They weren’t hiding behind the language of risk. There was no confusion about the causal relationship. It is simply worth it for thousands of people to die to protect the economy. Hollingsworth passionately noted on the Tony Katz radio show on 14 April “it is always the American government’s position that in the choice between the loss of the way of life as Americans and the loss of American lives we always have to choose the latter and this is what I push back on.” Kennedy on 16 April when talking to Tucker Carlson on Fox noted when “we end the shut down, the virus is going to spread faster…we got to reopen and when we do the Coronavirus is going to spread faster.” For Kennedy, reopening is justified to protect an American economy on the verge of collapse. He imagines a US collapse would lead to a global collapse.
By 15 April, protests against the stay-at-home orders with slogans like “Freedom over fear” had begun across the US with acts of civil disobedience that at the same time put protesters at greater risk of infection. We now know some protesters have tested positive for the virus. Yes, the protests were organized in some cases by conservative organizations with ties to the administration and encouraged by presidential tweets but that didn’t force people to illegally gather in defiance of state orders meant to protect them and others from illness.
So why would they do it? Though no one answer would cover it, one perspective is what’s at stake for them is much more than a an economic way of life. They are losing a social contract that entitled them to believe, despite the obvious precariousness of their economic well-being, their social freedom as Americans would be unquestioned. The so-called “nanny state” with the support of the majority of Americans was forcing them to act without their choice.
The concept of being controlled and tracked by the state is too much for some Americans to take, no matter the cause. Americans know instinctively the counterpart of freedom is social control. That social control was a part of the fabric of the state from the founding of the country with indentured servitude and slavery. It continues today with the criminal justice system that even extends to remove citizenship rights like the right to vote. That social control was and is acceptable to many Americans as long as they aren’t subject to it.
For a significant minority of Americans, stay-at-home orders should end. The risks are acceptable. It’s about more than the economy. The reality of state control is too much to tolerate as a reminder that they have a lot more in common with people who are unfortunate and underprivileged than they hoped to believe.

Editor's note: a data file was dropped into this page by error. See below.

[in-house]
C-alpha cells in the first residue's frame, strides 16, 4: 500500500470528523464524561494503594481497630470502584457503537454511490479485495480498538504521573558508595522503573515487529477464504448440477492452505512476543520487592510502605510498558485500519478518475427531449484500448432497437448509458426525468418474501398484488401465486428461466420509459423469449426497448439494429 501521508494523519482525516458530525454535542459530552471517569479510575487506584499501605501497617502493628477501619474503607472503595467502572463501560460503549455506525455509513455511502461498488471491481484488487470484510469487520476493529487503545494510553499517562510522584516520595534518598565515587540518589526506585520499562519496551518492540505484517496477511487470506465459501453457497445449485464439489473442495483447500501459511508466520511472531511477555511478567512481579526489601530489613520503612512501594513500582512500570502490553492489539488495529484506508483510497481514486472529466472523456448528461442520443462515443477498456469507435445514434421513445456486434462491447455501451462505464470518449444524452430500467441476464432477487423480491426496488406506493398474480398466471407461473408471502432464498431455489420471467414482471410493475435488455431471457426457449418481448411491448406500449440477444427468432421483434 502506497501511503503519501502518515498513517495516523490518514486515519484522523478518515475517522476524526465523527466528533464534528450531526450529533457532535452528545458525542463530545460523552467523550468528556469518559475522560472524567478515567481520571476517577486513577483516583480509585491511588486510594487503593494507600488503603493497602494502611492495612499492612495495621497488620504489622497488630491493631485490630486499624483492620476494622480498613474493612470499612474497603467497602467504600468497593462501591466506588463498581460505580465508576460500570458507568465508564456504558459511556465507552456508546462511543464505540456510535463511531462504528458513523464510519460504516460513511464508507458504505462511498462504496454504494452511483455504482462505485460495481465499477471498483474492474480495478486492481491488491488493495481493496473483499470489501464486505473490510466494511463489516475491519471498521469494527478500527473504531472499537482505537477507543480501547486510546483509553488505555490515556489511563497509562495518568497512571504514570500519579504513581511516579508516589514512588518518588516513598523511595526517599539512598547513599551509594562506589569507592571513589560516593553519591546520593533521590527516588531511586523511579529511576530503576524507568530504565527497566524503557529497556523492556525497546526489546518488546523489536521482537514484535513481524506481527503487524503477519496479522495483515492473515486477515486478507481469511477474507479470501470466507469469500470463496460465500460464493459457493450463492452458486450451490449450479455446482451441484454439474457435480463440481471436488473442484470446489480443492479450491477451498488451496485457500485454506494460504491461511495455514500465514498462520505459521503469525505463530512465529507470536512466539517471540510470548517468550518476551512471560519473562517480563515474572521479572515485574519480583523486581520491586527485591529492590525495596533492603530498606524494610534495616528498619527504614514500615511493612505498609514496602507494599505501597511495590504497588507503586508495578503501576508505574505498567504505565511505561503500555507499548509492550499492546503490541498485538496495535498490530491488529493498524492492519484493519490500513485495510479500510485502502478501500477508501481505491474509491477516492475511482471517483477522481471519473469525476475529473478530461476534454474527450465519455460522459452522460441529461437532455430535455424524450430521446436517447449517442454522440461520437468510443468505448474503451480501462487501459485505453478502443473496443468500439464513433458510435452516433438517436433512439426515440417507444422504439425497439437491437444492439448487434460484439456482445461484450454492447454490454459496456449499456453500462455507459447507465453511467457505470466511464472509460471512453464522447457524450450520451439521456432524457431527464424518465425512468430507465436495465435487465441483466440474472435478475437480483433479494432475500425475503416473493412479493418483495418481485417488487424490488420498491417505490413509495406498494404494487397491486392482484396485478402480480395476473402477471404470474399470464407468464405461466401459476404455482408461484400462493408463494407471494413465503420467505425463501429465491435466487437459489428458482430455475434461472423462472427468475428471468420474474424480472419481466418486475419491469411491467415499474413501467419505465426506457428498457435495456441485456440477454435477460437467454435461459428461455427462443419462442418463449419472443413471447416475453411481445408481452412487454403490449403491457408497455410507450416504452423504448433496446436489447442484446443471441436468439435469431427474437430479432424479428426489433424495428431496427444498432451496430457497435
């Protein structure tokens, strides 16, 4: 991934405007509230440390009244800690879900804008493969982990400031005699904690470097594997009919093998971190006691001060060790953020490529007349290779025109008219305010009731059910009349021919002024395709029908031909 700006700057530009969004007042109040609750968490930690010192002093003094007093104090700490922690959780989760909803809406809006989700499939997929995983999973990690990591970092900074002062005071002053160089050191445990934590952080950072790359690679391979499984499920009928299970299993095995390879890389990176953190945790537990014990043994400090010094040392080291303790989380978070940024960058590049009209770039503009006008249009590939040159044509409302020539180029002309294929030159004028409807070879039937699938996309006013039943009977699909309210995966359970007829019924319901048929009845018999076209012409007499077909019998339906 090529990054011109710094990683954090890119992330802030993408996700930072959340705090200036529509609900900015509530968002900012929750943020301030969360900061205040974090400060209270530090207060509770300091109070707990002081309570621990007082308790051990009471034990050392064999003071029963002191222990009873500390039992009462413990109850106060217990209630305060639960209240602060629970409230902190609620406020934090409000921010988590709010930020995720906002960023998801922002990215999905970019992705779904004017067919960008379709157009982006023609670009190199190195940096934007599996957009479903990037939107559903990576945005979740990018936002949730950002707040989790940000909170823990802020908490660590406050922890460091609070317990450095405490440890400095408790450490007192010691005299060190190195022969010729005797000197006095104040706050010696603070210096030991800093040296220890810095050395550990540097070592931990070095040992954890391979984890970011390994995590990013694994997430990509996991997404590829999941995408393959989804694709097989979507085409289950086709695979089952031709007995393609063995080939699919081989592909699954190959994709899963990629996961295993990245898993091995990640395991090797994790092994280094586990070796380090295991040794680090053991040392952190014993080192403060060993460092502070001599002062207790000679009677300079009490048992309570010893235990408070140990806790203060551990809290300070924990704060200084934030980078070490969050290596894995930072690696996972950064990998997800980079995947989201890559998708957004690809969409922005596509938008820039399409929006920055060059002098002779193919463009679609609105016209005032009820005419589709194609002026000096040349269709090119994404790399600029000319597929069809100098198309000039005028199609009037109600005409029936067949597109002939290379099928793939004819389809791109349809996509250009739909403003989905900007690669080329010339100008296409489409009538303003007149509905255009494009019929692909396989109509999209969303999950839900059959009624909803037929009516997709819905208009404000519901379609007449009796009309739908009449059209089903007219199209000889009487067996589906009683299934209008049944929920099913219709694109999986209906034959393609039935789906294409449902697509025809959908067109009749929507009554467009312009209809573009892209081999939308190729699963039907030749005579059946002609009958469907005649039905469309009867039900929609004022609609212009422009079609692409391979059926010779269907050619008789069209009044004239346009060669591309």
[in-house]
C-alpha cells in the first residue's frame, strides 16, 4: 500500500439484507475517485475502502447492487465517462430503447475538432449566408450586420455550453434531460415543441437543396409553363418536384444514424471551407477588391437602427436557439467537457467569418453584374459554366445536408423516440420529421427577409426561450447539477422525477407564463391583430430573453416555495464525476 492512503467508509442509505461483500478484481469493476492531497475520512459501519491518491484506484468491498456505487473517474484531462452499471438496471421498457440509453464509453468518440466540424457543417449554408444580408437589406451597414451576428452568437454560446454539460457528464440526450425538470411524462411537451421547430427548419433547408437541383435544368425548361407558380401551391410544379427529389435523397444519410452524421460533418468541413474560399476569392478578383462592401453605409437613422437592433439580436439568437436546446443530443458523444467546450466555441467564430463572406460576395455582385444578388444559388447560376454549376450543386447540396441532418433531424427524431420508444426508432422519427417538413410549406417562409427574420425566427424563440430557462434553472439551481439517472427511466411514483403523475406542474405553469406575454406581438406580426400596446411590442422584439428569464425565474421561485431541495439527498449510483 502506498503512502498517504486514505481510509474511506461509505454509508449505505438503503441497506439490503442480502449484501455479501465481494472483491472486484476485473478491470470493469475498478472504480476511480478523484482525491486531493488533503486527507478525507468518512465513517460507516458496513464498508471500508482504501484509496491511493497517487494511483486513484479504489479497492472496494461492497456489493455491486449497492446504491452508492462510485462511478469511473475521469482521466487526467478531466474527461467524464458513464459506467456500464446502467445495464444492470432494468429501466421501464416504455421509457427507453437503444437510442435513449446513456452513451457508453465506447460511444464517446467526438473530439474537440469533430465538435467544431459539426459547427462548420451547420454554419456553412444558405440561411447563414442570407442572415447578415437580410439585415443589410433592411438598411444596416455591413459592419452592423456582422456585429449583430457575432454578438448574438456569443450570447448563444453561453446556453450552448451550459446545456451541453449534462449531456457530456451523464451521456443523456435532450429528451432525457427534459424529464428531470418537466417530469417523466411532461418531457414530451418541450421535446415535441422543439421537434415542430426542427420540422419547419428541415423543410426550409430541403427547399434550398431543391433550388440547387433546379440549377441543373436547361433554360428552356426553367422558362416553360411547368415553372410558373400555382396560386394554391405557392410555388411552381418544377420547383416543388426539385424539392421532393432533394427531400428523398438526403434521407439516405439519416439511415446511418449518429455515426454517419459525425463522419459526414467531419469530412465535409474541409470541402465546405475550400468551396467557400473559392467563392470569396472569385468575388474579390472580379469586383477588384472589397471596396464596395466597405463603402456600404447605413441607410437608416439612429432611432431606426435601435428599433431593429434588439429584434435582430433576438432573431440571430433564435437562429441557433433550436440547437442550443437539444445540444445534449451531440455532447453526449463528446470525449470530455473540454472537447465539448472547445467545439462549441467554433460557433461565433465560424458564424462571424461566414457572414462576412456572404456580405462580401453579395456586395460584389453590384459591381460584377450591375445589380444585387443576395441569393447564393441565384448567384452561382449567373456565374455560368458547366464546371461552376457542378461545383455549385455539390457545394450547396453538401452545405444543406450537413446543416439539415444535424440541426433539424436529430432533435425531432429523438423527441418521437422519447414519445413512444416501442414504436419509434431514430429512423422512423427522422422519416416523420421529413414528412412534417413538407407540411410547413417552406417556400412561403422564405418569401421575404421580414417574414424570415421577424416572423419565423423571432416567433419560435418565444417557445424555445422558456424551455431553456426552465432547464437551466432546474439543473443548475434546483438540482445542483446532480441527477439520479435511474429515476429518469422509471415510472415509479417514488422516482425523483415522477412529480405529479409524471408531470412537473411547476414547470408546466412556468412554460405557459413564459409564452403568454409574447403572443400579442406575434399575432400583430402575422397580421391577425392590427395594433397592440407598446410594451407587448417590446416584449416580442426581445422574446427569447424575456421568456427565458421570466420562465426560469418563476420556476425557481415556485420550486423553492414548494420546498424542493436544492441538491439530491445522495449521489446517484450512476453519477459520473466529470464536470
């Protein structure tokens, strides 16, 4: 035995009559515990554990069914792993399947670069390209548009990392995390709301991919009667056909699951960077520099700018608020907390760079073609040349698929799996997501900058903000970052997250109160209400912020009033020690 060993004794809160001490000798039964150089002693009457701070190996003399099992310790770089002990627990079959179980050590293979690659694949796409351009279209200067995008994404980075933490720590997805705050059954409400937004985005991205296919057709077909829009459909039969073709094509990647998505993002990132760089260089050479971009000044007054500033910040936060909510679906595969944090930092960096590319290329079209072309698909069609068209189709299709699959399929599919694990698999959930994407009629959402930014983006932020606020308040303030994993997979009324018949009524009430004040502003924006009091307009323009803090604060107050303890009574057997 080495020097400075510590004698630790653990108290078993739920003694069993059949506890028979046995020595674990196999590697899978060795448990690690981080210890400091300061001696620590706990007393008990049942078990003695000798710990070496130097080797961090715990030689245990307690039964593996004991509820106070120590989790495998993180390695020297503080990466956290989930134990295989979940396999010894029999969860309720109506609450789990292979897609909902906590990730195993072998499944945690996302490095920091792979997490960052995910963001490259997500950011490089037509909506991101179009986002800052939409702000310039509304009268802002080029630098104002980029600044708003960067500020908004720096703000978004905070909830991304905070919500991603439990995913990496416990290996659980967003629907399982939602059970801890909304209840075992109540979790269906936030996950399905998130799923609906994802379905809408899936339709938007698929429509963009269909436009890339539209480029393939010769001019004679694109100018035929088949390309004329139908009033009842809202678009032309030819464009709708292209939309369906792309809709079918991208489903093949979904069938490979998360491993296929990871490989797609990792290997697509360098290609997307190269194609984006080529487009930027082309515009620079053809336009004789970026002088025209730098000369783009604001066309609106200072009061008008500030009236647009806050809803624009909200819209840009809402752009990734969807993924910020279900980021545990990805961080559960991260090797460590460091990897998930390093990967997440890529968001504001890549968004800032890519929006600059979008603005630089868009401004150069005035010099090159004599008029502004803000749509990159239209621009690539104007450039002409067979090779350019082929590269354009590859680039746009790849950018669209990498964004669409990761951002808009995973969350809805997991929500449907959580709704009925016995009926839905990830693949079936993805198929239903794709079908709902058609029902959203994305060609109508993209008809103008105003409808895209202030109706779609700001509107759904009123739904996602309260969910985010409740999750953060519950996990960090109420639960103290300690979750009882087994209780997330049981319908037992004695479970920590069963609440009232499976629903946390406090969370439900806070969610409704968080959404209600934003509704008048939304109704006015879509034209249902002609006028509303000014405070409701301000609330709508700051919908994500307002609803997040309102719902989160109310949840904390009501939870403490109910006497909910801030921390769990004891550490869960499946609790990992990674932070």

It didn’t help that the face of the coronavirus victim in the US was becoming black, brown, poor, old and sickly. People who would die anyway. Why should Americans suffer on behalf of the least of these? The answer for the anti stay-at-home protesters was, they shouldn’t.
Freedom from state control is an organizing principle for the American far right with hyper individualism and a lack of social responsibility as consequences. They thread is clear, they don’t want to serve people whose lifestyle they oppose in their businesses, go to classes or schools that teach what they don’t want to know, pay taxes that support programs with which they disagree or view protests that support people’s lives that don’t matter to them.
The desire to be free of social control in the US is more than inspiration for conspiracy theories or votes for a reality tv star to be president. It’s more than political, it’s a matter of life and death.
Wealth confronts direct forced labour not as capital, but rather as relation of domination [Herrschaftsverhältnis]; thus, the relation of domination is the only thing which is reproduced on this basis, for which wealth itself has value only as gratification, not as wealth itself, and which can therefore never create general industriousness. (We shall return to this relation of slavery and wage labour.) Grundrisse
At the end of the interview Carlson noted you know what kills more people each year than Coronavirus, a lot more? Poverty, poverty kills people in massive numbers and we should remember that.”